[US]C.S. Montanye ‘White as Snow’ in Detective Story 18 Feb. [Internet] How do you know he isn’t a pigeon? You‘re too friendly altogether with people you pick up.
[US]M.C. Sharpe Chicago May (1929) 142: That club brings many unwillingly to become pigeons. [Ibid.] 259: Stool-Pigeons, Stools, Pigeons [...] —police informers.
[US]R. Chandler ‘Nevada Gas’ Spanish Blood (1946) 139: You know what you are, Johnny? [...] A pigeon, Johnny. A pigeon.
[US]N. Algren Man with the Golden Arm 184: Rats, pigeons, stooges, short faders and crap catchers.
[US]H. Ellison Web of the City (1983) 77: But Greek had a distaste for pigeons and he hesitated.
[US]N. Heard Howard Street 37: Hip got no enemies except maybe Red Shirt Charlie; but he ain’t no pigeon.
[US]G.V. Higgins Friends of Eddie Coyle 26: I never seen such a bunch of pigeons on black militants.
[US]H. Rawson Dict. of Invective (1991) 71: In the underworld, a canary is another kind of ‘singer,’ i.e., an informer, a.k.a. nightingale, pigeon or rat.

4. attrib. use of sense 3.

[US]L. Block Diet of Treacle (2008) 114: They don’t do a pigeon routine. They don’t dare. They don’t want to be cut off.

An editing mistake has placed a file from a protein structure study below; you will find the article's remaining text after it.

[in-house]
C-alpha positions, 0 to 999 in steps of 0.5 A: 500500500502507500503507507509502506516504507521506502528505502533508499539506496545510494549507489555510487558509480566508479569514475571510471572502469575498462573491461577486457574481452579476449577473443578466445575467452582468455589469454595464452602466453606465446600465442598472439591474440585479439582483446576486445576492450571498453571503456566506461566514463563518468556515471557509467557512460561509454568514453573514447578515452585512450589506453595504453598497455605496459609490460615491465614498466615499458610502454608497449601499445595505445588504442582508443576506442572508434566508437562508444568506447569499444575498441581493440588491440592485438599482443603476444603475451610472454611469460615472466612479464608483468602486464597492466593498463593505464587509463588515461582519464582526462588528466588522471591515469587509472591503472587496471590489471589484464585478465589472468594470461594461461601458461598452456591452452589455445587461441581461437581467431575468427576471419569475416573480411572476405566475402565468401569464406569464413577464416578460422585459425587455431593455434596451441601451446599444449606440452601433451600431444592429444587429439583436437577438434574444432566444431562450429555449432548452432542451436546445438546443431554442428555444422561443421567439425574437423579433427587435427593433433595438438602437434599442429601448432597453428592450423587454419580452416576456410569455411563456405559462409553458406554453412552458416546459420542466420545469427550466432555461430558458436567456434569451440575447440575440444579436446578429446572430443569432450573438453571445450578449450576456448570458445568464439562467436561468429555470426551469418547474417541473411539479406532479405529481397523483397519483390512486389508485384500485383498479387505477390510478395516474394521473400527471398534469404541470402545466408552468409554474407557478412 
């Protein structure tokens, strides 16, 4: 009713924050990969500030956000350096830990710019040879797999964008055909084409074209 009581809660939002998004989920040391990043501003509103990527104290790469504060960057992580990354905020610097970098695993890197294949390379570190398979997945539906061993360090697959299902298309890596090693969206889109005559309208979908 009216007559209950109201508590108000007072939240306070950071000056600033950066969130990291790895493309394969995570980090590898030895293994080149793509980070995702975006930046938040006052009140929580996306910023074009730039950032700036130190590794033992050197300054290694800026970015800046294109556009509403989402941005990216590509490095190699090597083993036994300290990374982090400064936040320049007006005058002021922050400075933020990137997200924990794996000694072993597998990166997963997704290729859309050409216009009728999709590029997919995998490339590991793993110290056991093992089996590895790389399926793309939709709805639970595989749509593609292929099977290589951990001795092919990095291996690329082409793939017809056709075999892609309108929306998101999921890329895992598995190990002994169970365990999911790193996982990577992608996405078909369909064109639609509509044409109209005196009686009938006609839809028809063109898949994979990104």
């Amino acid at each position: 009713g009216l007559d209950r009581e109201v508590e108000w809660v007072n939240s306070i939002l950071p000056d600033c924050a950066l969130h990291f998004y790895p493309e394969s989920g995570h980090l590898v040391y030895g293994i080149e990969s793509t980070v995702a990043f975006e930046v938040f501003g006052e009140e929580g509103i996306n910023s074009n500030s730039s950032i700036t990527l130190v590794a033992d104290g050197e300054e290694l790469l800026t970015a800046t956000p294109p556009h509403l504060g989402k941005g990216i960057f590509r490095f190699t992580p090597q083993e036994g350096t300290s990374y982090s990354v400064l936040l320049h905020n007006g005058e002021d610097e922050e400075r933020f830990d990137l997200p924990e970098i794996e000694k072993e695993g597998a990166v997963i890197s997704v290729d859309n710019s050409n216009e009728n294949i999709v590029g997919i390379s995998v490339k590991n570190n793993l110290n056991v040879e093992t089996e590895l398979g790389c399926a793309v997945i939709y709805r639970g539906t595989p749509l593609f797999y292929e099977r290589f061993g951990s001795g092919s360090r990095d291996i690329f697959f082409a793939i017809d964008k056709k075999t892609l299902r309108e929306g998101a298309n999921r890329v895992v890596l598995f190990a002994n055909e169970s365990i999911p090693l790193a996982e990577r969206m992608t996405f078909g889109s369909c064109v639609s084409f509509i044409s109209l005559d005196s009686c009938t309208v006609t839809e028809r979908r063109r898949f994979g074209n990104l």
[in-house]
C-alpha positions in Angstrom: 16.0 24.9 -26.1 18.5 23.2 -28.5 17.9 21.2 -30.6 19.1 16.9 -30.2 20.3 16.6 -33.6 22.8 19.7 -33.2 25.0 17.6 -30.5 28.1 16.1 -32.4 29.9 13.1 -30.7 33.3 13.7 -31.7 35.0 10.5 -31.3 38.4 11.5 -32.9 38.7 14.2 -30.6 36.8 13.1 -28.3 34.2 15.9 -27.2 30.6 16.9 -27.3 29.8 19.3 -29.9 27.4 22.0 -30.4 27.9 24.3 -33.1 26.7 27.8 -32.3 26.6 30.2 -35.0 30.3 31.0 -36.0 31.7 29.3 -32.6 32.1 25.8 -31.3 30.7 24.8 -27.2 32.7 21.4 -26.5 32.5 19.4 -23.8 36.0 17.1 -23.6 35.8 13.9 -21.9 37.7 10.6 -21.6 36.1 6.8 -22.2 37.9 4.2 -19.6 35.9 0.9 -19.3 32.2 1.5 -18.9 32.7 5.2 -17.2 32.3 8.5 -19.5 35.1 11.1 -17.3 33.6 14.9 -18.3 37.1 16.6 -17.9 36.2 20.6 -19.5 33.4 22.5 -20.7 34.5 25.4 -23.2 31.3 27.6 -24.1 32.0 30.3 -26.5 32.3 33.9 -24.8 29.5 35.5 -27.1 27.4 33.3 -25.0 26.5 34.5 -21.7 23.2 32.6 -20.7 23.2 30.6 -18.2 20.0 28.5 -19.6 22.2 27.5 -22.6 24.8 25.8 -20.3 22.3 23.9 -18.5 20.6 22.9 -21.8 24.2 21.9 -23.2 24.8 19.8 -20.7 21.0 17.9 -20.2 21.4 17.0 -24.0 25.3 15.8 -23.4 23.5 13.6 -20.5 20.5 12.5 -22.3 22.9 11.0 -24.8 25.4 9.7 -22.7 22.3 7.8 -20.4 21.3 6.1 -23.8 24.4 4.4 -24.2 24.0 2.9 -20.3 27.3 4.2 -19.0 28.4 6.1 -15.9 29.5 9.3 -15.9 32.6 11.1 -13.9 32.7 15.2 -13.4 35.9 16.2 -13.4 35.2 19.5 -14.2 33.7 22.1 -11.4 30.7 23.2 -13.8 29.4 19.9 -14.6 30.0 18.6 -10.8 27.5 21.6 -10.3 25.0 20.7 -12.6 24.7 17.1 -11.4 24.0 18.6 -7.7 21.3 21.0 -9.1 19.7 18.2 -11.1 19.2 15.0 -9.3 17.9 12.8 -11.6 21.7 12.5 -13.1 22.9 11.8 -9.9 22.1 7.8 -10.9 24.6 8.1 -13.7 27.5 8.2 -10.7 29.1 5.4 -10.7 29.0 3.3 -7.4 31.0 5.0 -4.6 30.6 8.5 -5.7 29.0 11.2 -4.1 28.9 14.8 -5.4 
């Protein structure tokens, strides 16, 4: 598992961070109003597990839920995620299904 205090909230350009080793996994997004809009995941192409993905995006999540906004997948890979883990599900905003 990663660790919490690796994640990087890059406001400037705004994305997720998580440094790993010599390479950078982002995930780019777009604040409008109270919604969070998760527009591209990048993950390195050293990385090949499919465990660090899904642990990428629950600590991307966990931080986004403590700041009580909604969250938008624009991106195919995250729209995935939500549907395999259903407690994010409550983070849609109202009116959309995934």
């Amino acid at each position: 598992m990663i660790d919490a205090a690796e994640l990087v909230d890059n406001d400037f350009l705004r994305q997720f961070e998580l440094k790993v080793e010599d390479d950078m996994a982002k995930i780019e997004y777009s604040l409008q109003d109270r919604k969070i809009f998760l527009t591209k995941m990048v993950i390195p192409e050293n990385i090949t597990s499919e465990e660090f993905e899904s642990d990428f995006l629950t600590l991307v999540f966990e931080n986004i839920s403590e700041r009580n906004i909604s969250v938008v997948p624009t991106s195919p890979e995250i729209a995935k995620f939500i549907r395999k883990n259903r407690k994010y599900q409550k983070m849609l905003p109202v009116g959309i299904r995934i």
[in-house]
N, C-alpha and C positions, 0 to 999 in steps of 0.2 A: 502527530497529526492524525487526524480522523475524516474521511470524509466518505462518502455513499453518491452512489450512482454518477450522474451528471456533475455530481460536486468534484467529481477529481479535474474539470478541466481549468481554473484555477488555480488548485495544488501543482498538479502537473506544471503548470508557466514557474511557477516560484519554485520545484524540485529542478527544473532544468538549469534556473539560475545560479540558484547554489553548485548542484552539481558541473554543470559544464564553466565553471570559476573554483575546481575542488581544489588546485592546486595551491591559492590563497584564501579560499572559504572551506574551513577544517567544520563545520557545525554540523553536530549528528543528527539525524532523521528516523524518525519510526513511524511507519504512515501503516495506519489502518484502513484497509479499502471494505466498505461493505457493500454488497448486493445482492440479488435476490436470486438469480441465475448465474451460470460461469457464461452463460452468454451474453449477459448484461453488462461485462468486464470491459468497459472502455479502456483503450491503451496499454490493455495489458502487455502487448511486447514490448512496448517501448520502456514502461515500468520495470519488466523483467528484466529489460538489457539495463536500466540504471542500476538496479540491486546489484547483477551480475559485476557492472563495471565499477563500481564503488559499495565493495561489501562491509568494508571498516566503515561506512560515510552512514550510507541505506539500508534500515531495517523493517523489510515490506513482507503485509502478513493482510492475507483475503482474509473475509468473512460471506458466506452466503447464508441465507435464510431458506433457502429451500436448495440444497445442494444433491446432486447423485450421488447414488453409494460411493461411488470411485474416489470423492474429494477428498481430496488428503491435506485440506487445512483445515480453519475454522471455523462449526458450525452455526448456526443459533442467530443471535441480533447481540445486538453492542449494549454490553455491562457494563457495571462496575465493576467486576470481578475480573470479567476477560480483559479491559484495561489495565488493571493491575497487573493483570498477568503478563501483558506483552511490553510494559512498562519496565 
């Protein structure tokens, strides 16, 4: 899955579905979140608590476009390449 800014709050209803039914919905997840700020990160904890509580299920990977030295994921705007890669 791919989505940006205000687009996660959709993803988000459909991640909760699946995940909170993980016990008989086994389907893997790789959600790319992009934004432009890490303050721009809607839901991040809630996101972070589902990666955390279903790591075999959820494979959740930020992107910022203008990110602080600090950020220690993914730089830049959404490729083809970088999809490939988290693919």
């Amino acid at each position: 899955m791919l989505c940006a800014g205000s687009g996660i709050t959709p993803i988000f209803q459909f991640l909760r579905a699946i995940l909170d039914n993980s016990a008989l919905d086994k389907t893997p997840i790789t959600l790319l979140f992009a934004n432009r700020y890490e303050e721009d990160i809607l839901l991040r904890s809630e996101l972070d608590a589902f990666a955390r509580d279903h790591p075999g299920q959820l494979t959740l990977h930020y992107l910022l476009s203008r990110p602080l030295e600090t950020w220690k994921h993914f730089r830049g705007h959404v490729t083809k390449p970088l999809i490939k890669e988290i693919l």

5. (US) a person, esp. as a target for murder.

[US]J. Archibald ‘Downed on the Farm’ in Ten Detective Aces Nov. [Internet] It was the old pigeon’s spouse or one of his checker pals rubbed out Boo Boo Hiff.
[US]‘Curt Cannon’ ‘The Death of Me’ I Like ’Em Tough (1958) 100: As far as Grafton knows, he potted the right pigeon.
[US]D. Pendleton Boston Blitz (1974) 76: What if the pigeons could finger me? Have you forgot what the rap is for kidnapping.

6. see blue pigeon n. (2)

7. see yardbird n.2

In compounds

pigeon drop (n.)

see separate entry.

pigeon-hawk (n.)

(Aus.) a confidence trickster.

[Aus]Sydney Sportsman (Surry Hills, NSW) 14 Dec. 1/1: Friends of Mine / ‘Whispering Willie The Pigeon-Hawk’.
pigeon-house (n.)

(Aus.) a brothel.

[Aus]Sun. Times (Perth) 30 Apr. 1/1: The meanderings of the mounted cop generally pull up at the pigeon-house [and] the trooper spends much time in tracking down breaches of the piece [sic].

In phrases

blue pigeon (n.)

see separate entry.

SE in slang uses

In compounds

pigeon pair (n.) [the pigeon’s brood is usu. one male, one female]